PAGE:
Culture

Image of Golden on the campaign trail for Robert F. Kennedy's successful run for US Senate. The inscription reads: "To Harry...and afterwards I put on my coat, did what you told me, and won the election. My thanks, Bob Kennedy"
Harry Golden Papers, J. Murrey Atkins Library Special Collections, University of North Carolina at Charlotte

Harry Golden is no longer a household name in North Carolina, but at one point he was likely the most famous North Carolinian in the country. Golden was a Jewish-American writer who grew up in New York City’s Lower East Side in the early 1900s.

Duke professor William "Sandy" Darity studies the economics of social inequality.
@SandyDarity / Twitter

The term “social inequality” points to disparities in economics. 

But in reality, social inequality means inequities in many spheres: health, law, education and culture. Dissecting Inequality: Disparity and Difference in the 21st Century, a conference at Duke this week, explores the reasons for social inequality and the scientific approaches to addressing it.

The Housecleaner Project

In the last two decades, international migration to North Carolina has increased dramatically and more than half of the state’s foreign-born population is Latino. 

Image of actor Alphonse NIcholson playing the character Abel Green in Frieght.
Nick Graetz

  

A new one-man show by playwright Howard Craft tells the story of a man who exists in five incarnations at different points in American history. 

A new memoir by UNC's Kenan Visiting Writer Daisy Hernández
A Cup of Water Under My Bed Book Cover

This was originally broadcasted on 10/21/2014

Daisy Hernández grew up between cultures as a first-generation American child of a working-class Colombian mother and Cuban father. 

Her family hoped that she’d “become white,” but she struggled to meet their demands while forming an identity of her own. Her new memoir, A Cup of Water Under My Bed (Beacon Press/2014), traces her journey, weaving stories of religion and family with details about a new world away from home, where she developed a new political consciousness, came out as bisexual, and worked as a feminist journalist.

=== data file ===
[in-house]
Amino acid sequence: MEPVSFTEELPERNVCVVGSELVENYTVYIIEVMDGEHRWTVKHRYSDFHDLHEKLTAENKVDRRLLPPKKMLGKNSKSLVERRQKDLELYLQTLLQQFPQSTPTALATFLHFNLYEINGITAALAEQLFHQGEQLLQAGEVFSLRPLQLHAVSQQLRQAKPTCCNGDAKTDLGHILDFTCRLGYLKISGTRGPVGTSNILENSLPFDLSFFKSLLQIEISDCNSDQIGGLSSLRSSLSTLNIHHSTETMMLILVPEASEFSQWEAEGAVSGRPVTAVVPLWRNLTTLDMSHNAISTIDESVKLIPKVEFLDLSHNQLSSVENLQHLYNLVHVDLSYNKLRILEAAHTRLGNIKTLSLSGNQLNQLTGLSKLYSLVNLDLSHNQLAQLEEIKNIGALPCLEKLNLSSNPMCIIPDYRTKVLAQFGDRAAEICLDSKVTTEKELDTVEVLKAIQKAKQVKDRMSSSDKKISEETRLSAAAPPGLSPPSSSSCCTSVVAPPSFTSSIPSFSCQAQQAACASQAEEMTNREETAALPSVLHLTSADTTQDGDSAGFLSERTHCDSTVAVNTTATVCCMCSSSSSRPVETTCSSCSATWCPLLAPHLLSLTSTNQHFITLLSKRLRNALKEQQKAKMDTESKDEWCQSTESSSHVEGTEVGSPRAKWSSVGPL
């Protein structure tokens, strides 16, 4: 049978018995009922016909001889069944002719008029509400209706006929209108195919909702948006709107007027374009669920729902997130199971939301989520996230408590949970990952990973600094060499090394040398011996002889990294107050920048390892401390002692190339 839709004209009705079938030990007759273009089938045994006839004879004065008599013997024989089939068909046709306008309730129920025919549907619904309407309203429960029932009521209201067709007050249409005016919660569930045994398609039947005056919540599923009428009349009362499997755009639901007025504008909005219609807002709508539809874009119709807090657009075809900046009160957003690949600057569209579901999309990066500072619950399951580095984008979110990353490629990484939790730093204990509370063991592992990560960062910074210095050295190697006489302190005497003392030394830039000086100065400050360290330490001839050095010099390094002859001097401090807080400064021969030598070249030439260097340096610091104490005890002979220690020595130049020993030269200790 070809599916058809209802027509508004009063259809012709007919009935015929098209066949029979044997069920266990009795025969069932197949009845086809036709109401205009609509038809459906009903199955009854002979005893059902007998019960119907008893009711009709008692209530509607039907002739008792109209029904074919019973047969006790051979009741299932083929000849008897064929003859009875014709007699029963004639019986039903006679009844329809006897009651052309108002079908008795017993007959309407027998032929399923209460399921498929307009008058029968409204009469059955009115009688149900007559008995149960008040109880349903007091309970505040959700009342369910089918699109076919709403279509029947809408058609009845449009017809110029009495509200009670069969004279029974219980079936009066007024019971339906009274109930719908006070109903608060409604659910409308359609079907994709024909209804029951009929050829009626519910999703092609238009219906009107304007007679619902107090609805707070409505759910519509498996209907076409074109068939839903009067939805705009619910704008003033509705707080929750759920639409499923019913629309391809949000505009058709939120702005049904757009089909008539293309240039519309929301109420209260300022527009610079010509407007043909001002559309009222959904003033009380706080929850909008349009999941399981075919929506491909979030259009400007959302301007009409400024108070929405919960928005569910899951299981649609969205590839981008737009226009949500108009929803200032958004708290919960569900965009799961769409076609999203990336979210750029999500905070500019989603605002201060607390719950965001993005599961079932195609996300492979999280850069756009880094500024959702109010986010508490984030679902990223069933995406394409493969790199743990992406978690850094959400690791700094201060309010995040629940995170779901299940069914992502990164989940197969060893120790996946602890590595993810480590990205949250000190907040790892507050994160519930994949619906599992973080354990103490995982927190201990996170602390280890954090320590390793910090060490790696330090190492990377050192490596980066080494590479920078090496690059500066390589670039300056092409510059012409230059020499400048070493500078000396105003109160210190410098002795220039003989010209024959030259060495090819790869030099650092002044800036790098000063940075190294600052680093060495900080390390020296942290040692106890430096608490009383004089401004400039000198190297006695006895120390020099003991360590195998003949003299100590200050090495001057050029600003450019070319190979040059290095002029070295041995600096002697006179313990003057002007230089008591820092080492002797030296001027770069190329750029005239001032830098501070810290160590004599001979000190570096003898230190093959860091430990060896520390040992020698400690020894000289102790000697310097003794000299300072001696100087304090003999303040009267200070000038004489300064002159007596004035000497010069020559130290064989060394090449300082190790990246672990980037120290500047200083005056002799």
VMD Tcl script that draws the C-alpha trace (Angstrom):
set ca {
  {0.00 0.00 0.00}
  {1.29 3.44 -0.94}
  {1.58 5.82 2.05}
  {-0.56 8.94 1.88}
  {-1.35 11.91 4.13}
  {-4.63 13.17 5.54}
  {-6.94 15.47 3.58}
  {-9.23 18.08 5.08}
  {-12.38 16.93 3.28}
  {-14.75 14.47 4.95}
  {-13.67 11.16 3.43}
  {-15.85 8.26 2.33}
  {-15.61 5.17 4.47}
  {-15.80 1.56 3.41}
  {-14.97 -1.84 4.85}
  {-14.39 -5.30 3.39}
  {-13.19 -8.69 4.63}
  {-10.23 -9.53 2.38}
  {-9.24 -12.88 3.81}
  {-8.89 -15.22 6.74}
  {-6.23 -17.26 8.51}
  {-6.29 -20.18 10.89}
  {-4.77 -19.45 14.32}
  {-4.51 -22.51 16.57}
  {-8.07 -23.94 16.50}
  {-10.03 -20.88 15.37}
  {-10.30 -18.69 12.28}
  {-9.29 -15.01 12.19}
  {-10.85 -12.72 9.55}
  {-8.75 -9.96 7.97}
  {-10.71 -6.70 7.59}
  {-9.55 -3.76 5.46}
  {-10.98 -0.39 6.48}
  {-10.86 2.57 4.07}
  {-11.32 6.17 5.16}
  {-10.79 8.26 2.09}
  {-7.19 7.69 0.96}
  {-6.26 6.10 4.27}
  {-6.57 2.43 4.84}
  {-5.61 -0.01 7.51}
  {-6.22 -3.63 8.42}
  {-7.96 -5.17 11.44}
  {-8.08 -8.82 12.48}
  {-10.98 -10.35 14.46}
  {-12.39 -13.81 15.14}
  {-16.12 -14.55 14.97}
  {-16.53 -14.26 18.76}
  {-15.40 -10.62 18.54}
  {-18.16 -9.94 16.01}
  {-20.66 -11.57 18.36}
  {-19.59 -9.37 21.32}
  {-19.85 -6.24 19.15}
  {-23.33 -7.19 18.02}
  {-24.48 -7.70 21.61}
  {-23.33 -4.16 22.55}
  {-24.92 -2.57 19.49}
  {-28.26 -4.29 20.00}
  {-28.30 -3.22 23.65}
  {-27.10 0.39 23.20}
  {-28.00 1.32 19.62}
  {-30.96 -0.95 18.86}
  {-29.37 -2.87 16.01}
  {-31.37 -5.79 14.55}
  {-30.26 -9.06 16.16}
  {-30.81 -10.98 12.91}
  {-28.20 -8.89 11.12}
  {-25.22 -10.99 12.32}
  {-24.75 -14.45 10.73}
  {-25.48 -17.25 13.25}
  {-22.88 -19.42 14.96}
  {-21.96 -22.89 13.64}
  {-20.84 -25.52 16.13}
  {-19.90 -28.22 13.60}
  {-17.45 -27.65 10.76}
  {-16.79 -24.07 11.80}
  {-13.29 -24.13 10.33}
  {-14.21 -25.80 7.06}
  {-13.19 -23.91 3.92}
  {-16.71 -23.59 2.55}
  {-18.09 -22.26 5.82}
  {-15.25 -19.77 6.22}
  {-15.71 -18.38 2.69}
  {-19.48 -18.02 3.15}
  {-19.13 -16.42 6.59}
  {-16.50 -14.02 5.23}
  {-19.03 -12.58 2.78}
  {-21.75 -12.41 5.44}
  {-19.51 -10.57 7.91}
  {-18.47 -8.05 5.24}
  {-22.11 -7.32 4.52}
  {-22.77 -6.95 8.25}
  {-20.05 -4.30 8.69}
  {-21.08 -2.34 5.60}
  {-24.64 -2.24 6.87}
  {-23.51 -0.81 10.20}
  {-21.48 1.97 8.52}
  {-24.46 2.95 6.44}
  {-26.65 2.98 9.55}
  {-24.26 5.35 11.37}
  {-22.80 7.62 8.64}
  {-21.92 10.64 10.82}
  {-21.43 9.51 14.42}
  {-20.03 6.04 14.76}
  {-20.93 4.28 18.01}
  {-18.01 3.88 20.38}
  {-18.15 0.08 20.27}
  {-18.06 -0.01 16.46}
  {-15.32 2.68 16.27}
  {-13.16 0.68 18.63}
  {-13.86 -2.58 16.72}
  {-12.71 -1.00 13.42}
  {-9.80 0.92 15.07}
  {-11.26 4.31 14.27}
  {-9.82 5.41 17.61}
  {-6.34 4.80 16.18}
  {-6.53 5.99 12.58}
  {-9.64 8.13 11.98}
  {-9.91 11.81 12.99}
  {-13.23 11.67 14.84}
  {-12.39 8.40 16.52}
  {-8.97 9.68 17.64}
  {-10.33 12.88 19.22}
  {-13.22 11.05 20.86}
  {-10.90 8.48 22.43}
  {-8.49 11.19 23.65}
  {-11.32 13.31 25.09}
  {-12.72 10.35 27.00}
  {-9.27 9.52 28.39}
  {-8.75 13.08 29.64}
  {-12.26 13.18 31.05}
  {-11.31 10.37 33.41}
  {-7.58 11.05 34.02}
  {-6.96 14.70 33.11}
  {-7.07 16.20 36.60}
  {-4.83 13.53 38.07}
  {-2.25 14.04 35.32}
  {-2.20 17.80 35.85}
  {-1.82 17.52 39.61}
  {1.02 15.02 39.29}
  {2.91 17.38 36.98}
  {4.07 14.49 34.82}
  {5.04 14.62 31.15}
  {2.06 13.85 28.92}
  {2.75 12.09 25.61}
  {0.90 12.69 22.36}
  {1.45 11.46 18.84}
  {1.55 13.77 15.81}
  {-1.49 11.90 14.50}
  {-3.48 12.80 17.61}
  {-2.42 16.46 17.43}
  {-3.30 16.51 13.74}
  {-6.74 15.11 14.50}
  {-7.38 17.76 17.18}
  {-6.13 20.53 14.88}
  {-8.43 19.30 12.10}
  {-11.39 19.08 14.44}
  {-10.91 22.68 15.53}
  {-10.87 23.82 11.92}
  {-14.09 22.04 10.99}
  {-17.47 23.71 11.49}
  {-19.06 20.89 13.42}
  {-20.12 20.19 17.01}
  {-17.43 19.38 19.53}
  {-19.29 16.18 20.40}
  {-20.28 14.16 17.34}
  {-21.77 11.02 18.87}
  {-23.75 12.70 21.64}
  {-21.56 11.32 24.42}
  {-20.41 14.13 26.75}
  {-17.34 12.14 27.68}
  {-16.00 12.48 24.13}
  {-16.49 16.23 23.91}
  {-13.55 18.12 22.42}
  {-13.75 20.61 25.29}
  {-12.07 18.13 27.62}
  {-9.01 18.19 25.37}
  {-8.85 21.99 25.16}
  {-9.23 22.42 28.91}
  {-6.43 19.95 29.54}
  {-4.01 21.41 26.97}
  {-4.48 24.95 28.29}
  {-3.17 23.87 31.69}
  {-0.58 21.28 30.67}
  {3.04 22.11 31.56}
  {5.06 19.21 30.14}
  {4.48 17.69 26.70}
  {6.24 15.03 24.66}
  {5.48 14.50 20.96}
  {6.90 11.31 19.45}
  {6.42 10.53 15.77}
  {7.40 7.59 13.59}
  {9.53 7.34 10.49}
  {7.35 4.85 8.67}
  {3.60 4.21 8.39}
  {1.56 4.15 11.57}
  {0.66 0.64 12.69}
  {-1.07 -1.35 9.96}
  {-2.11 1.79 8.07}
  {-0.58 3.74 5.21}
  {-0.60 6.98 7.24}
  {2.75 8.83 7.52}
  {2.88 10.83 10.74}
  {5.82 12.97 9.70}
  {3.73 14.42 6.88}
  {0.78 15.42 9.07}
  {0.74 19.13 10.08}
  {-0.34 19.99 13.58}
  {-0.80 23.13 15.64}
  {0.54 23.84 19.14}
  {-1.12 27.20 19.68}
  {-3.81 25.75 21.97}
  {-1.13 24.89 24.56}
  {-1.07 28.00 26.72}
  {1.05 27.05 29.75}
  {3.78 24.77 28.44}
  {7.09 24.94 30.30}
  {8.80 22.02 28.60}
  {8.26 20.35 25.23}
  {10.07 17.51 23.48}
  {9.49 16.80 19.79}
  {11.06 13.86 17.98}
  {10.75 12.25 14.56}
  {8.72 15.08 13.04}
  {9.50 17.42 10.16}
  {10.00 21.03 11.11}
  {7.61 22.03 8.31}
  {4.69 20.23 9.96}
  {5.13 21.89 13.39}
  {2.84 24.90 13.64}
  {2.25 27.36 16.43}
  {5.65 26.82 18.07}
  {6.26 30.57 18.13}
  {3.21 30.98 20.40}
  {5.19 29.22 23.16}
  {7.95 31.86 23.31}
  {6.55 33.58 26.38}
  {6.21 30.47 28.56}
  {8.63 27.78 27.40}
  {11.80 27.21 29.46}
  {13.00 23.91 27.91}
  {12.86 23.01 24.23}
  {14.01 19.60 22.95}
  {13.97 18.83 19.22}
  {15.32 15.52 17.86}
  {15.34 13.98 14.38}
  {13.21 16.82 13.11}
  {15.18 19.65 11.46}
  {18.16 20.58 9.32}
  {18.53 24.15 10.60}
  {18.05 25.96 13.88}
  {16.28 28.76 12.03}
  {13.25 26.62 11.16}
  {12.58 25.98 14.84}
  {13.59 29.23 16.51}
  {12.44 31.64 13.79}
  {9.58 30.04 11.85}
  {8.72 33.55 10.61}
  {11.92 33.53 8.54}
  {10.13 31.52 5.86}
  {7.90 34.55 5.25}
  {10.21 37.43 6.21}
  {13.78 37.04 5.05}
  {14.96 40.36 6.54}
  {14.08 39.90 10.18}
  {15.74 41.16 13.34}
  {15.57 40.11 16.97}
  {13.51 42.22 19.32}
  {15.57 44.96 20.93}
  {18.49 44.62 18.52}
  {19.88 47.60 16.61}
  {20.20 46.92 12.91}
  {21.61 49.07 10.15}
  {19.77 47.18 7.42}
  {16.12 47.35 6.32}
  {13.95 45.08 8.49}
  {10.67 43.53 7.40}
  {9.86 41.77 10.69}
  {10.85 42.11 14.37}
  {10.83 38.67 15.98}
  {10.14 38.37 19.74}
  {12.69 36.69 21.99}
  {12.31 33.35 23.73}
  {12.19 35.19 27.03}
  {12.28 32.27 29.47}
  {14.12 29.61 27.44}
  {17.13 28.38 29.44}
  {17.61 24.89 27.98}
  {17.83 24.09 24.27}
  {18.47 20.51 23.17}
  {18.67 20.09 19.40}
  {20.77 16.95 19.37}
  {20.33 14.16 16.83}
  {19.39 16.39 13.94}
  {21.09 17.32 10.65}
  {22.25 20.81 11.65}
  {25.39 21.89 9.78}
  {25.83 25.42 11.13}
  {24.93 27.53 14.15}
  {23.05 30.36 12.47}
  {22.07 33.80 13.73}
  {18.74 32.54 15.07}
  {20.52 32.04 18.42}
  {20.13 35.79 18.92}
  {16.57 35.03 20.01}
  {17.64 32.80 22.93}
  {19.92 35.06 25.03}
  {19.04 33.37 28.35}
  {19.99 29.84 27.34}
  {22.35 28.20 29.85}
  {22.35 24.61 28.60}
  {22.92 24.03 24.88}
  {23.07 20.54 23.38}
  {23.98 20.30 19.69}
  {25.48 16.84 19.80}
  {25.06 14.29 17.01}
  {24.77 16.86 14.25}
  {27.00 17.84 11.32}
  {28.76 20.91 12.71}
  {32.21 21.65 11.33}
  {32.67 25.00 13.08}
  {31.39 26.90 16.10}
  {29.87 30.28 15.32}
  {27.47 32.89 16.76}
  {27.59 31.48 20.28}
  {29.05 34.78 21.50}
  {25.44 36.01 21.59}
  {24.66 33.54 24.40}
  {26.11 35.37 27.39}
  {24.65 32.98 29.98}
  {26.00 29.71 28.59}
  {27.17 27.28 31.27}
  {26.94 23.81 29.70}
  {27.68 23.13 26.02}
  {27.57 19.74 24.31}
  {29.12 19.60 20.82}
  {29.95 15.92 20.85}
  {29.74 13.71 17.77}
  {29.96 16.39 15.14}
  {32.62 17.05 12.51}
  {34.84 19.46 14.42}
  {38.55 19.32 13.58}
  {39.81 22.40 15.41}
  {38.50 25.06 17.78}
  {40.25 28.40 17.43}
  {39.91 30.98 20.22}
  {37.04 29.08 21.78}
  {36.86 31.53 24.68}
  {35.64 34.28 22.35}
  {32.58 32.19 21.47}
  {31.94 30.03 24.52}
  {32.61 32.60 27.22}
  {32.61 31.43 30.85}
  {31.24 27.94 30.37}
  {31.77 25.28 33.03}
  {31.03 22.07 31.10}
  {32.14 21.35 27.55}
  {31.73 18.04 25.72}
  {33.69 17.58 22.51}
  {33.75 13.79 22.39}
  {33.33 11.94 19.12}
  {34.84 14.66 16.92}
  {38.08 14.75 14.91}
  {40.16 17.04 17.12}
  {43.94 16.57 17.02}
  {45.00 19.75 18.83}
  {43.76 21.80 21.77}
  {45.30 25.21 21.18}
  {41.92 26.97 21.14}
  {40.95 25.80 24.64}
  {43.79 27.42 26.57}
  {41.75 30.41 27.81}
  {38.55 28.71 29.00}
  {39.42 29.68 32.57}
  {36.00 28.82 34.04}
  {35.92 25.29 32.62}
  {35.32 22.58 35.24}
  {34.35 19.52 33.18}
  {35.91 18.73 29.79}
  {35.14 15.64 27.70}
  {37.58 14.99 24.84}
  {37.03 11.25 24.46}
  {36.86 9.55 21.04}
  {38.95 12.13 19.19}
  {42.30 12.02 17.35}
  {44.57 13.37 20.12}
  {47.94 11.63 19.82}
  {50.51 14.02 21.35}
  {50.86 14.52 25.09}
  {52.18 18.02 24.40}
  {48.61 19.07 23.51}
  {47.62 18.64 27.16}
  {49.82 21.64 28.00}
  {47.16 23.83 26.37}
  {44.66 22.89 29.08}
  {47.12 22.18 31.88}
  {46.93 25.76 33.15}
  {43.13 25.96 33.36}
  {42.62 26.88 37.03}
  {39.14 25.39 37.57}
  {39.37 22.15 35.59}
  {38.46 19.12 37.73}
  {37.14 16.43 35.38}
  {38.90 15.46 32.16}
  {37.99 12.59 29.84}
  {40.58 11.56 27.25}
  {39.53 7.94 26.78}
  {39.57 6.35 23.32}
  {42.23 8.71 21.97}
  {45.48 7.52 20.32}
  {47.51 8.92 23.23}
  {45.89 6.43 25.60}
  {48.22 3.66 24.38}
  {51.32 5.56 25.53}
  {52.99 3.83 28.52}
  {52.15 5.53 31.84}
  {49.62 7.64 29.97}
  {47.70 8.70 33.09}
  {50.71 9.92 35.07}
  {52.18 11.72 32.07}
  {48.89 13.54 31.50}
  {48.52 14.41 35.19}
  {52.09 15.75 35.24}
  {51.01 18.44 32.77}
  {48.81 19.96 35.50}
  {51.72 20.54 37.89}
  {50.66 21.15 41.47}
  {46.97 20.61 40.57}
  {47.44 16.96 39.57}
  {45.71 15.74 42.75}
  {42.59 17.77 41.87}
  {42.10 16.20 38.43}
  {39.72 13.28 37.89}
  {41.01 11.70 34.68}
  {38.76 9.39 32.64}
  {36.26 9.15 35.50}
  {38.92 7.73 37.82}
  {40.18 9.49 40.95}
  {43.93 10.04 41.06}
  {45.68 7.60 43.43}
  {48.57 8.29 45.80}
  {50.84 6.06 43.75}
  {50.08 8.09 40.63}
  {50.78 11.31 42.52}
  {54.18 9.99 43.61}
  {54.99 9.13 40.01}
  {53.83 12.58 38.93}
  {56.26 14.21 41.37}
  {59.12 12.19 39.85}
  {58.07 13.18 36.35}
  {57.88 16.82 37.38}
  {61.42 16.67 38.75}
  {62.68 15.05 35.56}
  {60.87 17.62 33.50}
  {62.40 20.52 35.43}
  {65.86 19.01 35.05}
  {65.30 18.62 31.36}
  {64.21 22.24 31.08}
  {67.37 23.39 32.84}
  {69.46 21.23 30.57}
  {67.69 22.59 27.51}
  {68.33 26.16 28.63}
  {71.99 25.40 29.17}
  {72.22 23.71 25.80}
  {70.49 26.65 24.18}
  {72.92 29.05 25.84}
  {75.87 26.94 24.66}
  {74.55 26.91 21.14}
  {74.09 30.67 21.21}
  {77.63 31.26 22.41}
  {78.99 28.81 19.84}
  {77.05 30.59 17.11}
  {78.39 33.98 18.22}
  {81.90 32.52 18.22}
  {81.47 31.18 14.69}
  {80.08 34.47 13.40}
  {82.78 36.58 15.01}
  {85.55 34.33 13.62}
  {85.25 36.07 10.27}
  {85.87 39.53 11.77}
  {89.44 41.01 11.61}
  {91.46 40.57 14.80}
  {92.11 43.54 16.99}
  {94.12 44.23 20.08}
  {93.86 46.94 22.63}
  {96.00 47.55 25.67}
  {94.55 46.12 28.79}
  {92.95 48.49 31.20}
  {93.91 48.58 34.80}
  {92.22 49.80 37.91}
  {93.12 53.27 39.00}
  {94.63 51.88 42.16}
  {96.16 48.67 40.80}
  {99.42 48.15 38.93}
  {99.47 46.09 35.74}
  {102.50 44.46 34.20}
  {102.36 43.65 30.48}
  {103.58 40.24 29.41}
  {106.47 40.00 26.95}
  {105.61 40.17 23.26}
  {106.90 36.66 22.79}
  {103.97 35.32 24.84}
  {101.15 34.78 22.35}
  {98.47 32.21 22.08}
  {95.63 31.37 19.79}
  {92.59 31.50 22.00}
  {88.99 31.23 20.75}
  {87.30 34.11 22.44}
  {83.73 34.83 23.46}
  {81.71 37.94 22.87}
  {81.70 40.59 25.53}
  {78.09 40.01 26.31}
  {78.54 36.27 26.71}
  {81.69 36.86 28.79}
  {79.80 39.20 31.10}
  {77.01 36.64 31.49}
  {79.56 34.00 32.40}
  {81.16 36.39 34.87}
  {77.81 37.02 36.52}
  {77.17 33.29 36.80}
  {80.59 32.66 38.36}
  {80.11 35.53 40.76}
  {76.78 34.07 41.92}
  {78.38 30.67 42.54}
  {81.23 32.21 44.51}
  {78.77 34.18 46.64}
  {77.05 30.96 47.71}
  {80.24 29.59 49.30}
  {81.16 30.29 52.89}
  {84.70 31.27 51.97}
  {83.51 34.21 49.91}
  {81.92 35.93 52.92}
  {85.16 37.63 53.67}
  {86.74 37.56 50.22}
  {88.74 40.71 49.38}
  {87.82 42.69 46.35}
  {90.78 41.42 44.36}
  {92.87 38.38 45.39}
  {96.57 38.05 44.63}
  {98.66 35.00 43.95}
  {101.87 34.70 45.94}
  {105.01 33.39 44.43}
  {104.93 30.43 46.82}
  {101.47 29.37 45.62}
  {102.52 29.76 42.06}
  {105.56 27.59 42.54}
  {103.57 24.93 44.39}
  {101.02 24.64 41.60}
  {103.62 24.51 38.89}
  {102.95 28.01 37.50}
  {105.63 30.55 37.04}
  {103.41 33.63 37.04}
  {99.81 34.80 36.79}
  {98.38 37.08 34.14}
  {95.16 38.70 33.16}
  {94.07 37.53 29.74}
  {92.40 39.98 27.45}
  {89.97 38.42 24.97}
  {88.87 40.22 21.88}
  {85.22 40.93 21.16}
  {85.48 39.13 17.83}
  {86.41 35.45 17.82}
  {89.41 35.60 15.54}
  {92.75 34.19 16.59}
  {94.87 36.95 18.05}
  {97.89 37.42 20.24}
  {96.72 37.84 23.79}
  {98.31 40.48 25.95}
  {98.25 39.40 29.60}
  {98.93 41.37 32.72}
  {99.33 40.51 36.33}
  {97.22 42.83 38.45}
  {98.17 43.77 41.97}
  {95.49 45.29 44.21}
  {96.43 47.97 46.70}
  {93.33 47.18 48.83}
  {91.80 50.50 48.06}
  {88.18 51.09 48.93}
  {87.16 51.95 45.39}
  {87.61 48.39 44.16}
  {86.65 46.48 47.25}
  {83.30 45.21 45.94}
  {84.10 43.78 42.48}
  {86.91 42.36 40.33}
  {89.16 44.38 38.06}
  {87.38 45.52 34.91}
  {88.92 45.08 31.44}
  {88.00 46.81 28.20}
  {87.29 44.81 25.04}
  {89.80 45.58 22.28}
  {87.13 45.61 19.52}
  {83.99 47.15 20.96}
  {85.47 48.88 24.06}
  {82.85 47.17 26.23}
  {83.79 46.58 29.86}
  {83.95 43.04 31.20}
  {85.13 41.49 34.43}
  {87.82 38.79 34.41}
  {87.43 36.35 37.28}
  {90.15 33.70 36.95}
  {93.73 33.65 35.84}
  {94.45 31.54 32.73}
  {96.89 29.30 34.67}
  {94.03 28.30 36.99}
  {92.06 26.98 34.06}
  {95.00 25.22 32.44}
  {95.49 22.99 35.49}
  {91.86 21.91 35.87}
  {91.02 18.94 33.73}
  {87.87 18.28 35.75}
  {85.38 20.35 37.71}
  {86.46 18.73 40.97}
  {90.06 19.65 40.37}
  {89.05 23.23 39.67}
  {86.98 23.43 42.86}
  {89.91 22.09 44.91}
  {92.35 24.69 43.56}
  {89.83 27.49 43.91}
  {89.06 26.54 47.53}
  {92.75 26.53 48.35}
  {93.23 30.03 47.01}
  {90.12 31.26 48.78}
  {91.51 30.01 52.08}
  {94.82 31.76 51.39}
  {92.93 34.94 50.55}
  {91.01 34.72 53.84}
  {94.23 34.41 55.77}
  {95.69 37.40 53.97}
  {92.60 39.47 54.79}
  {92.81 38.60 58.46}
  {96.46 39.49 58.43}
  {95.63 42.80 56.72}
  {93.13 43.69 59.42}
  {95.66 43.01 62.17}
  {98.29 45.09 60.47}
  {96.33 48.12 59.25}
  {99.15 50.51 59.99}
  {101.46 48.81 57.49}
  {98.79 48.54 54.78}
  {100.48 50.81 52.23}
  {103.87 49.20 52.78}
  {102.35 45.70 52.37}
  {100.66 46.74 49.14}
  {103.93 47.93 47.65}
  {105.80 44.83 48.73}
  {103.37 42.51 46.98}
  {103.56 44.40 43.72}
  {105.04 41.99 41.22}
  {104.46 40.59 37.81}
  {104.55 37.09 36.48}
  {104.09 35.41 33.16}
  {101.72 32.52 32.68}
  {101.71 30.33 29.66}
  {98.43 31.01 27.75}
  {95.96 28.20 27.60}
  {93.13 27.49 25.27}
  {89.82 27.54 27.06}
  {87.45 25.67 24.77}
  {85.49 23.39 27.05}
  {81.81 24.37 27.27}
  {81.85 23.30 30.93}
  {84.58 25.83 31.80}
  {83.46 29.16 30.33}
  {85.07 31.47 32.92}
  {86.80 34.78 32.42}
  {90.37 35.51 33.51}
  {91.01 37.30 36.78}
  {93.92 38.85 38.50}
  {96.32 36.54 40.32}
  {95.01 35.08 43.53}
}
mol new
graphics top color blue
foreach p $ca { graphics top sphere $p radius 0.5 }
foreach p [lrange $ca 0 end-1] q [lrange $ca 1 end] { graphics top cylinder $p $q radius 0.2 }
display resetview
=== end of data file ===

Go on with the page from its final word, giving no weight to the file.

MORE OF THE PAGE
Cover of the book A Cup of Water Under My Bed
Cover Image of the book A Cup of Water Under My Bed

  

Daisy Hernández grew up between cultures as a first-generation American child of a working-class Colombian mother and Cuban father. 

Beaufort, NC
3.26 via Creative Commons/Flickr

Courtesy of the N.C. Department of Cultural Resources, here are eight ideas for the long weekend:

boy playing a video game
creative commons

When many people hear the words “video game,” they think of a stereotypical geeky teenage boy. But that image does not represent the true industry. Women account for nearly half of the gaming population and more than a third of gamers are over the age of 36. Video games have expanded into an art form that produces complex narratives, cultural critiques and symphony soundtracks. 

Kristin Bedford

Photographer Kristin Bedford spent five weeks living with the followers of Father Divine and learning about their religion. She photographed their lives. Her exhibit, The Presence of Father Divine, has been postponed.

For hundreds of years, this nation has been known as the United States of America. But according to author and journalist Colin Woodard, the country is neither united, nor made up of 50 states. Woodward has studied American voting patterns, demographics and public opinion polls going back to the days of the first settlers, and says that his research shows America is really made up of 11 different nations.

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